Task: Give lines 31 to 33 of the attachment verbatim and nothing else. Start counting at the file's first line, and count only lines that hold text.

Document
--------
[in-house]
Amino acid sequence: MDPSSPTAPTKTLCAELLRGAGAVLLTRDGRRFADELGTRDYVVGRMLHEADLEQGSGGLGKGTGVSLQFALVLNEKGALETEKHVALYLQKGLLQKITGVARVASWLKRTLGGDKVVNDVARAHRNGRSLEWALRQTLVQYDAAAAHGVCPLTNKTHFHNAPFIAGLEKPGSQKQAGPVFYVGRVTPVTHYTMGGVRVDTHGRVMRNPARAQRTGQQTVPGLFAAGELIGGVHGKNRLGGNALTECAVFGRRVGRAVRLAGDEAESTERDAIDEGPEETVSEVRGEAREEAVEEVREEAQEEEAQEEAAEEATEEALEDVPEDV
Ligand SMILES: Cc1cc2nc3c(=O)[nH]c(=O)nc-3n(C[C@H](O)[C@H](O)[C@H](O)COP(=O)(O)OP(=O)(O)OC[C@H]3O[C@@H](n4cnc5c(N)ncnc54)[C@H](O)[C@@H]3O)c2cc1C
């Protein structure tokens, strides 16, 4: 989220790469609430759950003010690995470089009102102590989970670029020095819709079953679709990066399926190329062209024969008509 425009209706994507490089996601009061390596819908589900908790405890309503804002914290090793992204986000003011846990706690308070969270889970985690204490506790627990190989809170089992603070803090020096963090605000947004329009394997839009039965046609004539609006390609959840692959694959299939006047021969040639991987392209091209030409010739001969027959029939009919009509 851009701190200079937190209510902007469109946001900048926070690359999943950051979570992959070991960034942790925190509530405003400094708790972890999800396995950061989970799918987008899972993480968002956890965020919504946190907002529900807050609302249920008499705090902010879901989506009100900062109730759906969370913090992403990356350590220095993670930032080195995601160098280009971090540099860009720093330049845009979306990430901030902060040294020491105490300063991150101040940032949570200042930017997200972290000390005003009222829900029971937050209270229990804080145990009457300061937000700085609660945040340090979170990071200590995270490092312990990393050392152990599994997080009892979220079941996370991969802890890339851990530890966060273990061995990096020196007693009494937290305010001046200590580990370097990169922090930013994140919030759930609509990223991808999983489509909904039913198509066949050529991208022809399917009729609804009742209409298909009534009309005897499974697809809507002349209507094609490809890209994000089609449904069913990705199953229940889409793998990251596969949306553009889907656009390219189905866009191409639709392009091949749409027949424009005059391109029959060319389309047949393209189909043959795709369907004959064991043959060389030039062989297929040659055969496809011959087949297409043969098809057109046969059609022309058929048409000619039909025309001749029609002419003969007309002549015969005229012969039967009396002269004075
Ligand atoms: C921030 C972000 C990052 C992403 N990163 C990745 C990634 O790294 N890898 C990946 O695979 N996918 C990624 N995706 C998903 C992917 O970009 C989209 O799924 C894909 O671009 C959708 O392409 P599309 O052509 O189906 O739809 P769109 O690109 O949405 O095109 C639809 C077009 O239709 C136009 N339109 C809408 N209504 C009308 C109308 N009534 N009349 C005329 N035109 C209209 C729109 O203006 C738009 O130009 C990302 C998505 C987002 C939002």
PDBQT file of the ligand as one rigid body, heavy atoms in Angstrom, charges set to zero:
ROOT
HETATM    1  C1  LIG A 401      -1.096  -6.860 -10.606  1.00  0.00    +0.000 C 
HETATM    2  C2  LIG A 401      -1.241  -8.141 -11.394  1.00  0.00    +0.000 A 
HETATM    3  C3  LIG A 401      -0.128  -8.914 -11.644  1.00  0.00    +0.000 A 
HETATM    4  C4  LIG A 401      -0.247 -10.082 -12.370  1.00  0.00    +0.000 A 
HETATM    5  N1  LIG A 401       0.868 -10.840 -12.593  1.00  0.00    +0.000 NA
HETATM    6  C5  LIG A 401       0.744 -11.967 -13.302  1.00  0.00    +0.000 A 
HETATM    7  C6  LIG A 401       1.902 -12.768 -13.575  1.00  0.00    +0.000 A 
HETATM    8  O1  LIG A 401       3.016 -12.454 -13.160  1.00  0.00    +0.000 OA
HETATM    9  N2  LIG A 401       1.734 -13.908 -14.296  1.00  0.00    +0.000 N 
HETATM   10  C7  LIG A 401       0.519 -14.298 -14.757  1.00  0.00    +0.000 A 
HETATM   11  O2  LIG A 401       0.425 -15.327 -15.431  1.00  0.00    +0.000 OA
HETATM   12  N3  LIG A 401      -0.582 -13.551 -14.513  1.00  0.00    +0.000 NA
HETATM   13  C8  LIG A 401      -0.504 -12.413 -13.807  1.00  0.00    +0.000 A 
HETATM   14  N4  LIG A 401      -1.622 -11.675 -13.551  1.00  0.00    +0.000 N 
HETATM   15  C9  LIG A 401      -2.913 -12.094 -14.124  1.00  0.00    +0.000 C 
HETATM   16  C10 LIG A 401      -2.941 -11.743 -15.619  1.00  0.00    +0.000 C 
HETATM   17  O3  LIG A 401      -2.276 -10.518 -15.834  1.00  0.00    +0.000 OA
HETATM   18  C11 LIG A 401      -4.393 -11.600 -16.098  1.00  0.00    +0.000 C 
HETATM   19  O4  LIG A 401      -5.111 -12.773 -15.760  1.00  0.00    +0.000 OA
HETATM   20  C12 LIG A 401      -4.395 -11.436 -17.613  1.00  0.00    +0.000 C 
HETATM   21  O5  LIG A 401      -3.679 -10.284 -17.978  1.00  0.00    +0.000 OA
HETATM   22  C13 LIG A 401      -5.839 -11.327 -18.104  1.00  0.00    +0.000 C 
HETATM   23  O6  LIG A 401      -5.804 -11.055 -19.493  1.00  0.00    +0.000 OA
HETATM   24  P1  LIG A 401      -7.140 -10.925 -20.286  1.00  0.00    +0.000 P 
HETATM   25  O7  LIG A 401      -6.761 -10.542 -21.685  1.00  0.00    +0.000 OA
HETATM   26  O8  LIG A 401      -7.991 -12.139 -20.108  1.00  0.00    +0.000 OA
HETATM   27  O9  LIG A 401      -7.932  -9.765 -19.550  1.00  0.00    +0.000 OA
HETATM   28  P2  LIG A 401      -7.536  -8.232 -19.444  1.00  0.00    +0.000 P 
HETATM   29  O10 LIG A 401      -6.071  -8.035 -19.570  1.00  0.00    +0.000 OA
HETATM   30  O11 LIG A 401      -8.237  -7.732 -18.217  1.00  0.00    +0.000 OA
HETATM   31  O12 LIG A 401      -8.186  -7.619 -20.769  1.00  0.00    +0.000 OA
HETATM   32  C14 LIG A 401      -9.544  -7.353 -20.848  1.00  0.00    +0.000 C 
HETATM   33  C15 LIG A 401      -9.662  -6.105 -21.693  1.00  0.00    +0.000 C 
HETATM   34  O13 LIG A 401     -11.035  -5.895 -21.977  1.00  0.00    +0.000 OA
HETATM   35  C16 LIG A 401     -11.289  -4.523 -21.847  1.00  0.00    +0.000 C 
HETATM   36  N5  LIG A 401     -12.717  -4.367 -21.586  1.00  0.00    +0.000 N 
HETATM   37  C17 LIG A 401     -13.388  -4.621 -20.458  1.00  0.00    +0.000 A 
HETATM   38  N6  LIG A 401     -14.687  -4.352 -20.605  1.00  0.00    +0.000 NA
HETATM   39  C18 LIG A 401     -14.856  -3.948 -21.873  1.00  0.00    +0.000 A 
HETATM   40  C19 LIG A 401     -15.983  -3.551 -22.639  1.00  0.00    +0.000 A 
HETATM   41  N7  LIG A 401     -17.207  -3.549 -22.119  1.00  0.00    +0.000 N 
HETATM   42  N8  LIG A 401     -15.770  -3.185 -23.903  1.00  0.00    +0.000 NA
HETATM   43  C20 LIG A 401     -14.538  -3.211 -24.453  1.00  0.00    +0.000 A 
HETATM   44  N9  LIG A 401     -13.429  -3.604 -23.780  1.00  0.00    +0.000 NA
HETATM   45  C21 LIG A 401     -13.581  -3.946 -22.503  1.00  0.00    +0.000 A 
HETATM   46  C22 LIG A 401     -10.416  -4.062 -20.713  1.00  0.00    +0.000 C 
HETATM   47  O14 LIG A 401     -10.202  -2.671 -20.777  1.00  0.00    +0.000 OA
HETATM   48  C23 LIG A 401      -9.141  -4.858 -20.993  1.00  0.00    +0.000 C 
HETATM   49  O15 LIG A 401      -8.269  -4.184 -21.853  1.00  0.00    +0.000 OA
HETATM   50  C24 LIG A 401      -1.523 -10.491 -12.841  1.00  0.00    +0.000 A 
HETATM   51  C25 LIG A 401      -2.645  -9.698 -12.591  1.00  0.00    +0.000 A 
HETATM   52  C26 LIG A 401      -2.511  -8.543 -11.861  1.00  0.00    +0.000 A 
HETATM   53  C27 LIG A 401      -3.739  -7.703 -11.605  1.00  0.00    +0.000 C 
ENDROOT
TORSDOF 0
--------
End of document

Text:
HETATM   24  P1  LIG A 401      -7.140 -10.925 -20.286  1.00  0.00    +0.000 P 
HETATM   25  O7  LIG A 401      -6.761 -10.542 -21.685  1.00  0.00    +0.000 OA
HETATM   26  O8  LIG A 401      -7.991 -12.139 -20.108  1.00  0.00    +0.000 OA